Neuroleptic Malignant Syndrome (NMS): A potentially fatal symptom complex sometimes referred to as Neuroleptic Malignant Syndrome (NMS) has been reported in association with antipsychotic drugs.
Pediatric Use: Safety and effectiveness in pediatric patients have not been established.
Geriatric Use: Prevalence of tardive dyskinesia appears to be highest among the elderly, especially elderly women. Also, the pharmacokinetics of haloperidol in geriatric patients generally warrants the use of lower doses.
Pregnancy: Pregnancy Category C: Haloperidol should be used in pregnancy only if the potential benefit justifies the potential risk to the fetus.
Lactation: Since haloperidol is excreted in human breastmilk, infant should not be nursed during drug treatment with haloperidol.
General Disorders and Administration Site Conditions:
Injection Site Reaction
Tachycardia, hypotension, and hypertension have been reported. QT-prolongation and/or ventricular arrhythmias have also been reported, in addition to ECG pattern changes compatible with the polymorphous configuration of Torsades de Pointes, and may occur more frequently with high doses and in predisposed patients.
Extrapyramidal disorder; Hyperkinesia; Headache, Tardive dyskinesia; Oculogyric Crisis; Dystonia; Dyskinesia; Akathisia; Bradykinesia; Hypokinesia; Hypertonia; Somnolence; Masked Facies, Tremor; Dizziness.
Constipation; Dry mouth; salivary hypersecretion; Nausea; Vomiting.
Skin and subcutaneous tissue disorders:
Pharmacodynamic Interactions: Since QT-prolongation has been observed during haloperidol treatment, caution is advised when prescribing to patient with QT-prolongation conditions (long QT-syndrome, hypokalemia, electrolyte imbalance) or to patients receiving medications known to prolong the QT-interval or known to cause electrolyte imbalance.
If concomitant antiparkinson medication is required, it may have to be continued after haloperidol is discontinued because of the difference in excretion rates.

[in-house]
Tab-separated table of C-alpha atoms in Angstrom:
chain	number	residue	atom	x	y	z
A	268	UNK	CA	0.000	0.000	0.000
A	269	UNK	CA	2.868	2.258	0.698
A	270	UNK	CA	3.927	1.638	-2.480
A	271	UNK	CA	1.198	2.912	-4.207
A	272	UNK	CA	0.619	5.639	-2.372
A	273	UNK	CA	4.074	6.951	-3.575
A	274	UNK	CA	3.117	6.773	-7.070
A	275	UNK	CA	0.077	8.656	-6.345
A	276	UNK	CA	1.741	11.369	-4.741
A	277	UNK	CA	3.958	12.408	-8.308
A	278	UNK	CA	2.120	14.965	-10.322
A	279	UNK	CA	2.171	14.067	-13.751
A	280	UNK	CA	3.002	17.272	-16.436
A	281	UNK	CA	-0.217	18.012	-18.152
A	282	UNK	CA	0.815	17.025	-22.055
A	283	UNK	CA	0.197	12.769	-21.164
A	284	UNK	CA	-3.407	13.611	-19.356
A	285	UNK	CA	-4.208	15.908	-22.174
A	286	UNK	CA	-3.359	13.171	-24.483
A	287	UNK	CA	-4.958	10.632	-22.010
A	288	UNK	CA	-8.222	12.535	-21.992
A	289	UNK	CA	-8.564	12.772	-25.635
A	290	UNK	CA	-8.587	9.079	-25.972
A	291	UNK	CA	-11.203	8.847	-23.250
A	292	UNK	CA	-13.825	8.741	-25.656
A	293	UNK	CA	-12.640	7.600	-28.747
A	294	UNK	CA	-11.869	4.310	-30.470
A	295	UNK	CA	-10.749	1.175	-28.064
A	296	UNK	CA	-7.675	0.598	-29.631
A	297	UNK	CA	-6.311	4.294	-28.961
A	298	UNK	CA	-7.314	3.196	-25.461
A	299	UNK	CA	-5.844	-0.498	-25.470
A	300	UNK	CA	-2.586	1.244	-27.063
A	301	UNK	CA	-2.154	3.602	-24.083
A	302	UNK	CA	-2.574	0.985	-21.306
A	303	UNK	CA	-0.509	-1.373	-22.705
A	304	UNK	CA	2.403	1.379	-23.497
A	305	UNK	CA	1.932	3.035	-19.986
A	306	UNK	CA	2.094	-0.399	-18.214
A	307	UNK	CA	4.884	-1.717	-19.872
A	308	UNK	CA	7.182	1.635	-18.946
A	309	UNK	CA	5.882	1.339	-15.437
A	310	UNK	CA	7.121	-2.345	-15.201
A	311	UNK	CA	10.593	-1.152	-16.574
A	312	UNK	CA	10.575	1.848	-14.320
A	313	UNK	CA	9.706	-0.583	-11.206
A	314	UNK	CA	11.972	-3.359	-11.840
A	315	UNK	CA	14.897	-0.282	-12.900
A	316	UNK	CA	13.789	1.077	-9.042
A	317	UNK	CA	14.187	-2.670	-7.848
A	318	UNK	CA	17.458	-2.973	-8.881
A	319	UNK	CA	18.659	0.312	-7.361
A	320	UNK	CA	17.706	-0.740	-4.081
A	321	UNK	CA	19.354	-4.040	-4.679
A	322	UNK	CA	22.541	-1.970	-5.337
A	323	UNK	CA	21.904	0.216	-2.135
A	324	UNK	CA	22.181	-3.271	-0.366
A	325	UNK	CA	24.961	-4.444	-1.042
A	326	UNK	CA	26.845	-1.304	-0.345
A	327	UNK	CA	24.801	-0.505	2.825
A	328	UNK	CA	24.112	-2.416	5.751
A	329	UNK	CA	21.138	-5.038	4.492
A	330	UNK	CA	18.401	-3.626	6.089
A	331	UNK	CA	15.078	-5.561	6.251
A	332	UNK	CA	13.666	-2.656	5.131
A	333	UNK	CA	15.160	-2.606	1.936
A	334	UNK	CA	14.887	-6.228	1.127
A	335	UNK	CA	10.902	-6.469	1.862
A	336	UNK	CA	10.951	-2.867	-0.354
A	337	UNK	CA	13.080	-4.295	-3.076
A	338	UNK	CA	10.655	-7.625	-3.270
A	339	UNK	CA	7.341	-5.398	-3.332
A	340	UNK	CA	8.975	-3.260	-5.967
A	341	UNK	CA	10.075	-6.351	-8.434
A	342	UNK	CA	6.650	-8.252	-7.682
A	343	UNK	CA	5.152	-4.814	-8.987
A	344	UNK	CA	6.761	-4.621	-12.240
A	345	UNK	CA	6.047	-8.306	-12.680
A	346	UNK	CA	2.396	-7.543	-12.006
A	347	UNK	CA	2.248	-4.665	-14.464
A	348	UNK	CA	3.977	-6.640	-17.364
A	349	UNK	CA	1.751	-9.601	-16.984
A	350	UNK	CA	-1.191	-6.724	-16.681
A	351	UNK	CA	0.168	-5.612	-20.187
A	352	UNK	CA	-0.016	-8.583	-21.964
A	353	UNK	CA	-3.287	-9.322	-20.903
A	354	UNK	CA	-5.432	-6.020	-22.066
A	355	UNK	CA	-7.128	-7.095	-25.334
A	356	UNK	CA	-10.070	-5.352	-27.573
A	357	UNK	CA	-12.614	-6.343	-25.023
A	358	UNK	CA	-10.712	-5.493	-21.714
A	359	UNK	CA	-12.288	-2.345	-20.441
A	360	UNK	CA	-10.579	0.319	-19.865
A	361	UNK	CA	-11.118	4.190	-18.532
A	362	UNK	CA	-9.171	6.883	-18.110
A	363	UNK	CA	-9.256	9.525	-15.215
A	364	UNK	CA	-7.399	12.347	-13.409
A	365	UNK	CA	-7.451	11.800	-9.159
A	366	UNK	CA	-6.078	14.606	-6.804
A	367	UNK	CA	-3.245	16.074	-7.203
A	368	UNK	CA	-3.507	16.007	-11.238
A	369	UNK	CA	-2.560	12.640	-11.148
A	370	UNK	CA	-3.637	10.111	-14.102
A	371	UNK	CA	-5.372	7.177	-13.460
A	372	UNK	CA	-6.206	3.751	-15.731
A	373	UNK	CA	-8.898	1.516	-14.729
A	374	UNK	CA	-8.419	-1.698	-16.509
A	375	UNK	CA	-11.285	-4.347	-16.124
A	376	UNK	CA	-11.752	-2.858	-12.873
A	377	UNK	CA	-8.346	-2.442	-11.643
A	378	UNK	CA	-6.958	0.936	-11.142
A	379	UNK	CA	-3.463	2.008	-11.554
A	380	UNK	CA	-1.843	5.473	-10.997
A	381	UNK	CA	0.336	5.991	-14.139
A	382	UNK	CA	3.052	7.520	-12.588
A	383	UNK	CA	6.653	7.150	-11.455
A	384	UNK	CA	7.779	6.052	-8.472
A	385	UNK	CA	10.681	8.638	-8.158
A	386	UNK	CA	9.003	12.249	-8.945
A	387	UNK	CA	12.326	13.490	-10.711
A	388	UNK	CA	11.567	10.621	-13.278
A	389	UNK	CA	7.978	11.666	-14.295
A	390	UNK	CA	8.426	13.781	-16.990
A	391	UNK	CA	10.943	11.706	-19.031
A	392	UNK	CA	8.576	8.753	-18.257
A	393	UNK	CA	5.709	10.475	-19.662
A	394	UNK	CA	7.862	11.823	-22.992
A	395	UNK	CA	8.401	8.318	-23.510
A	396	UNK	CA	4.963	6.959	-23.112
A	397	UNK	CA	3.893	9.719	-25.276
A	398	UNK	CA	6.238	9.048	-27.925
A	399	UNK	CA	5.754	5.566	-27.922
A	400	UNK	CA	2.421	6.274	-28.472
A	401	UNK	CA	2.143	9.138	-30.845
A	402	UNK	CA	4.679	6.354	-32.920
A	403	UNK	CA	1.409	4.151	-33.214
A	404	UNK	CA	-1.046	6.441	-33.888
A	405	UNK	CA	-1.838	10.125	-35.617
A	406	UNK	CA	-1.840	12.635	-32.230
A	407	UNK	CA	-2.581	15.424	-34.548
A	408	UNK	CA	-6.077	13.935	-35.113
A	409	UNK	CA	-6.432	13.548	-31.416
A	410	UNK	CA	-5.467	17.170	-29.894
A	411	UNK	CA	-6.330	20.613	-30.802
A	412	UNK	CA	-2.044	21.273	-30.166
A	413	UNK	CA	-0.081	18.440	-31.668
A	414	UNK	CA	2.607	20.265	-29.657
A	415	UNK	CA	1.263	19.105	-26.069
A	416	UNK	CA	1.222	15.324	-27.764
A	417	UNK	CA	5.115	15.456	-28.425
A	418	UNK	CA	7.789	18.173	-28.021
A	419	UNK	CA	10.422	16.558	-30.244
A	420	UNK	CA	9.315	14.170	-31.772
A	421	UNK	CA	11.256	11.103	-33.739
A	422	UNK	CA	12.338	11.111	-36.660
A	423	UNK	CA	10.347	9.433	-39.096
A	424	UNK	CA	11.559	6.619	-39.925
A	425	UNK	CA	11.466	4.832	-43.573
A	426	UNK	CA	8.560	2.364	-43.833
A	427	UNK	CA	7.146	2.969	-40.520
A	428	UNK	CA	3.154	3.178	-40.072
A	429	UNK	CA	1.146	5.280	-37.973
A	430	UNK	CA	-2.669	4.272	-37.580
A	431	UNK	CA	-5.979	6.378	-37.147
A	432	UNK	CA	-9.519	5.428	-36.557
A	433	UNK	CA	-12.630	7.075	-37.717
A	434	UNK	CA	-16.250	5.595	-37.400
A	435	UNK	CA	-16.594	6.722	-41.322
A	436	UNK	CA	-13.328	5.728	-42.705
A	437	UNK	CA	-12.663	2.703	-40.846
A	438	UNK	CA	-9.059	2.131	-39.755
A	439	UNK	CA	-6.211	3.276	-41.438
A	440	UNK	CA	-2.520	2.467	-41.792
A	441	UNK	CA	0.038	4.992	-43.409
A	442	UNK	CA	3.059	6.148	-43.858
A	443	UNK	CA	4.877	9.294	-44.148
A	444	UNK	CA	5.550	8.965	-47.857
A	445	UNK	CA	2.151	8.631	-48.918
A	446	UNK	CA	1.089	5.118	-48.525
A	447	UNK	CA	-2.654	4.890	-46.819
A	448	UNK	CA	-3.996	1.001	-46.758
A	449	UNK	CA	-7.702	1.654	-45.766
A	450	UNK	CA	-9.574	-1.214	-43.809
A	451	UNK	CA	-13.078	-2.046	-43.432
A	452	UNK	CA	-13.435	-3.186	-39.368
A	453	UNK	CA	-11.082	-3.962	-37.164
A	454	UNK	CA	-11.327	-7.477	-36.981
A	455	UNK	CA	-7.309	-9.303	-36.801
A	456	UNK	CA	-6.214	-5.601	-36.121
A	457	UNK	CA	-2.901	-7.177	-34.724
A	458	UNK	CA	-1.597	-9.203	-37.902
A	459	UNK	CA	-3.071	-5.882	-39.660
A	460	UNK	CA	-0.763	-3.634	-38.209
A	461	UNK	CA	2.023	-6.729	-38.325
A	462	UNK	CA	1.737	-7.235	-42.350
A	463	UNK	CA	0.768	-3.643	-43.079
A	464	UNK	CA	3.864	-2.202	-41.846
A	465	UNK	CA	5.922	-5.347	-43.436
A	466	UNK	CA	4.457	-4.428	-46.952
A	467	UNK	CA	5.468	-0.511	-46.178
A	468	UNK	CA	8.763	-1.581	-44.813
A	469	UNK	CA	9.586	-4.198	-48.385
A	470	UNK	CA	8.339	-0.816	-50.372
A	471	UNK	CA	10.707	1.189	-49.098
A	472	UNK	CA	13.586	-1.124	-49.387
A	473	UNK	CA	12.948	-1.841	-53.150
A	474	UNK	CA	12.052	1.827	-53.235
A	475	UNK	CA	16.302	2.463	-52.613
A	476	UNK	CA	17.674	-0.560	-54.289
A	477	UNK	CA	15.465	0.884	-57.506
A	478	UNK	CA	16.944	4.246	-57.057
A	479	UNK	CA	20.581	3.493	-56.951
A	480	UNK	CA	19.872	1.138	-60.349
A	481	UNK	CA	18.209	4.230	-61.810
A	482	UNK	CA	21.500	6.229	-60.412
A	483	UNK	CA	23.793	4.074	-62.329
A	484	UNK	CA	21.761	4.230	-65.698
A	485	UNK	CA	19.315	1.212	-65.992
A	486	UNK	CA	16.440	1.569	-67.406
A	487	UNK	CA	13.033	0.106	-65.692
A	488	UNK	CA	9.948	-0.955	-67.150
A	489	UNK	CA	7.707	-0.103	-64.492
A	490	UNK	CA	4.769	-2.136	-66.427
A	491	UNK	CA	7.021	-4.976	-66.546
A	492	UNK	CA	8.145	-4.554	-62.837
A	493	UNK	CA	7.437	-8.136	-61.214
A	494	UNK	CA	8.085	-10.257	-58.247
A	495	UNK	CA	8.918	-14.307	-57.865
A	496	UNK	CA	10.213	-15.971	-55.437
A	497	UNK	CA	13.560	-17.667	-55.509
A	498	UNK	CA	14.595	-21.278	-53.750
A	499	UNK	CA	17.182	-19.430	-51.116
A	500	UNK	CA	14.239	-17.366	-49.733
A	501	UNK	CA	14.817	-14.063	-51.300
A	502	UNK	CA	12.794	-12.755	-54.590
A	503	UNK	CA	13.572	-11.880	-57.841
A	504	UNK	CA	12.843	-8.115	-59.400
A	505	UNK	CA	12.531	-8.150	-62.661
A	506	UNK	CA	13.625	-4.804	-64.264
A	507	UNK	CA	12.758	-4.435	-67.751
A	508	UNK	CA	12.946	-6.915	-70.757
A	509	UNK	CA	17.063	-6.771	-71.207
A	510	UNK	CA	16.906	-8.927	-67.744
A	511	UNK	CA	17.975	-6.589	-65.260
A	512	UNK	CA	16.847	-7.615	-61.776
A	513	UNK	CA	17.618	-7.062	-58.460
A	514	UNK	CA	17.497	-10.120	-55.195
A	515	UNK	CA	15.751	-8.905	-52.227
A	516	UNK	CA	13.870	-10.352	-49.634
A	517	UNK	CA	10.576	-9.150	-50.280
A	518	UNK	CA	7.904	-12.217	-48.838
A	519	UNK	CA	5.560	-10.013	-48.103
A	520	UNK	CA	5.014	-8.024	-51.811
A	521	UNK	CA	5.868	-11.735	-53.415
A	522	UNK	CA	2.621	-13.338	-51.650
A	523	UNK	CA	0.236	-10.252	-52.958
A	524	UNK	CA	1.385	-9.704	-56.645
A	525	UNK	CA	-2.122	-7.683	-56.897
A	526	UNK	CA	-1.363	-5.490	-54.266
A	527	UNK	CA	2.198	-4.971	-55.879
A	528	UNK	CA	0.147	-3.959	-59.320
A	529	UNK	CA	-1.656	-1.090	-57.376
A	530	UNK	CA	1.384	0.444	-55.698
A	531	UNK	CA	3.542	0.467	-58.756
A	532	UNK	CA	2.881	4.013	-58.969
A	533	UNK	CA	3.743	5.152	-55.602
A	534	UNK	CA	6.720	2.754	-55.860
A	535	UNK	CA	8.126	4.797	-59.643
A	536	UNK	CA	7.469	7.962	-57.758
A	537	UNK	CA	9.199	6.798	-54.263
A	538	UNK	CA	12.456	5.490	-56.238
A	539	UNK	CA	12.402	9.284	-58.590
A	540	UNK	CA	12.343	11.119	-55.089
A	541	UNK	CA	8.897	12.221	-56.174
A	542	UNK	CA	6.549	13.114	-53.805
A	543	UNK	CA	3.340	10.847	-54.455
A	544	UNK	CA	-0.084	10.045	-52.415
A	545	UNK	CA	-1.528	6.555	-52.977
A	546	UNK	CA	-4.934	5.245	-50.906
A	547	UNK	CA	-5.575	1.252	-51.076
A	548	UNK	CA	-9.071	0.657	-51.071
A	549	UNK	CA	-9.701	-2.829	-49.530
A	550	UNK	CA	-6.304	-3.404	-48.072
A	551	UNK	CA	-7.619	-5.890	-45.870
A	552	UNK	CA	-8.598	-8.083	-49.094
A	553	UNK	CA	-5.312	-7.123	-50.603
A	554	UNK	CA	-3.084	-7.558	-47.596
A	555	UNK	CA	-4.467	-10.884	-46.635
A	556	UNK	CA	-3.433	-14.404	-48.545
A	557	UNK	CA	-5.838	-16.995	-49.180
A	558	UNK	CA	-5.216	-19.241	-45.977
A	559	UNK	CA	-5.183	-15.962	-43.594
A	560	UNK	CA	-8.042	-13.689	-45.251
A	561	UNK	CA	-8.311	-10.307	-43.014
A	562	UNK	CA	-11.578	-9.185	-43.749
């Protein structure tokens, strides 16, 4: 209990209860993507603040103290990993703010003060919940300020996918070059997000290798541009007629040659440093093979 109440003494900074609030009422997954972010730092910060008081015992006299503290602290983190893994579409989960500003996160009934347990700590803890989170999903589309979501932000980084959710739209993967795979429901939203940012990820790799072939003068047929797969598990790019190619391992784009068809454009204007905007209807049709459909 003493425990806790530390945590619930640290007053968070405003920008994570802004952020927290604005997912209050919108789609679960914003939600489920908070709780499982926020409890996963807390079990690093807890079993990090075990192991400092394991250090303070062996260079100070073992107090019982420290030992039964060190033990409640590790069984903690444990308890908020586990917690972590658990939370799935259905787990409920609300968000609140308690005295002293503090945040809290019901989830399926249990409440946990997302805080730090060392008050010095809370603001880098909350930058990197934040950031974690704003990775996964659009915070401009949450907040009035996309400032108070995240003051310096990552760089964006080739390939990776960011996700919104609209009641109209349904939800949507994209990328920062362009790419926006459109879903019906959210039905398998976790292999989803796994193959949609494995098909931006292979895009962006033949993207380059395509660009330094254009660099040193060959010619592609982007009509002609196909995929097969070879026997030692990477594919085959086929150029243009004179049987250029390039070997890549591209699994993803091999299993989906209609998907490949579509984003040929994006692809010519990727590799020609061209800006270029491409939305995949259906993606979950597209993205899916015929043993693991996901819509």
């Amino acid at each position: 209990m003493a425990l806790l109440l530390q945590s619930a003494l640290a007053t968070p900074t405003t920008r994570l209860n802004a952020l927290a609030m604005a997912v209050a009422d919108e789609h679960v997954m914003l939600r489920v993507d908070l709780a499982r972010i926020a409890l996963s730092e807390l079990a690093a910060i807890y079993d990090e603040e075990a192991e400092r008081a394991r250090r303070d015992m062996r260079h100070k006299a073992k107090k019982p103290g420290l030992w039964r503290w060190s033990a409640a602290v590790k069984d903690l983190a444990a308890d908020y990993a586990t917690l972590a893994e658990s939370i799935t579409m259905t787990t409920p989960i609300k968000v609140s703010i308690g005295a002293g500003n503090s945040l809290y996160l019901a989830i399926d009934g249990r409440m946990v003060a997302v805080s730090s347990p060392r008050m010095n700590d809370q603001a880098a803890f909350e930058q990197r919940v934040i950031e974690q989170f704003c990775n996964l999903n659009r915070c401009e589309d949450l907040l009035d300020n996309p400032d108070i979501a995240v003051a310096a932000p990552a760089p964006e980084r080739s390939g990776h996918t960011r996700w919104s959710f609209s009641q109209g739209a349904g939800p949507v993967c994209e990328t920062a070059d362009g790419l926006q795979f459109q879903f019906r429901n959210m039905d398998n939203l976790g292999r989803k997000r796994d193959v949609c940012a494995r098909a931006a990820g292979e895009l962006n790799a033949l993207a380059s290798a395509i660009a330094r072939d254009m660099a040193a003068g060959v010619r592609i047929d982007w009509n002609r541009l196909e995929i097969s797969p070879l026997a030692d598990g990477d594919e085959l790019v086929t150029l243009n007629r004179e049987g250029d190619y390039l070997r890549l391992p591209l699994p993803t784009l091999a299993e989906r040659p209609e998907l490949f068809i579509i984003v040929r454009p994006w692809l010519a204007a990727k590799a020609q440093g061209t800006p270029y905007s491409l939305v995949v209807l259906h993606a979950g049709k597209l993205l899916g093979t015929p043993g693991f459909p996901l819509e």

As with other antipsychotic agents, it should be noted that haloperidol may be capable of potentiating CNS depressants such as anesthetics, opiates and alcohol.
Ketoconazole is a potent inhibitor of CYP3A4. Increases in QTc have been observed when haloperidol was given in combination with the metabolic inhibitors ketoconazole (400 mg/day) and paroxetine (20 mg/day). It may be necessary to reduce the haloperidol dosage.
Pharmacokinetic Interactions: The Effect of Other Drugs on Haloperidol: Haloperidol is metabolized by several routes, including the glucuronidalion and the cytochrome P450 enzyme system. Inhibition of these routes of metabolism by another drug may result in increased haloperidol concentrations and potentially increase the risk of certain adverse events, including QT-prolongation.
Drugs Characterized as Substrates, Inhibitors or Inducers of CYP3A4, CYP2D6 or Glucuronidation: In pharmacokinetic studies, mild to moderately increased haloperidol concentrations have been reported when haloperidol was given concomitantly with drugs characterized as substrates or inhibitors of CYP3A4 or CYP2D6 isoenzymes, such as, itraconazole, nefazodone, buspirone, venlafaxine, alprazolam, fiuvoxamine, quinidine, fiuoxetine, sertraline, chlorpromazine, and promethazine.
When prolonged treatment (1 to 2 weeks) with enzyme-inducing drugs such as rifampin or carbamazepine is added to haloperidol therapy, this results in a significant reduction of haloperidol plasma levels.
Rifampin: In a study of 12 schizophrenic patients coadministered oral haloperidol and rifampin, plasma haloperidol levels were decreased by a mean of 70% and mean scores on the Brief Psychiatric Rating Scale were increased from baseline. In 5 other schizophrenic patients treated with haloperidol and rifampin, discontinuation of rifampin produced a mean 3.3-fold increase in haloperidol concentrations.
Carbamazepine: In a study in 11 schizophrenic patients co-administered haloperidol and increasing doses of carbamazepine, haloperidol plasma concentrations decreased linearly with increasing carbamazepine concentrations. Thus, careful monitoring of clinical status is warranted when enzyme inducing drugs such as rifampin or carbamazepine are administered or discontinued in haloperidol-treated patients. During combination treatment, the haloperidol dose should be adjusted, when necessary. After discontinuation of such drugs, it may be necessary to reduce the dosage of haloperidol.
Valproate: Sodium valproate, a drug known to inhibit glucuronidation, does not affect haloperidol plasma concentrations.
Store in a dry place below 30°C. Protect from light.
N05AD01 - haloperidol ; Belongs to the class of butyrophenone derivatives antipsychotics.
Soln for inj (for IM only, type I clear glass ampoule) 5 mg/mL x 1 mL x 5's.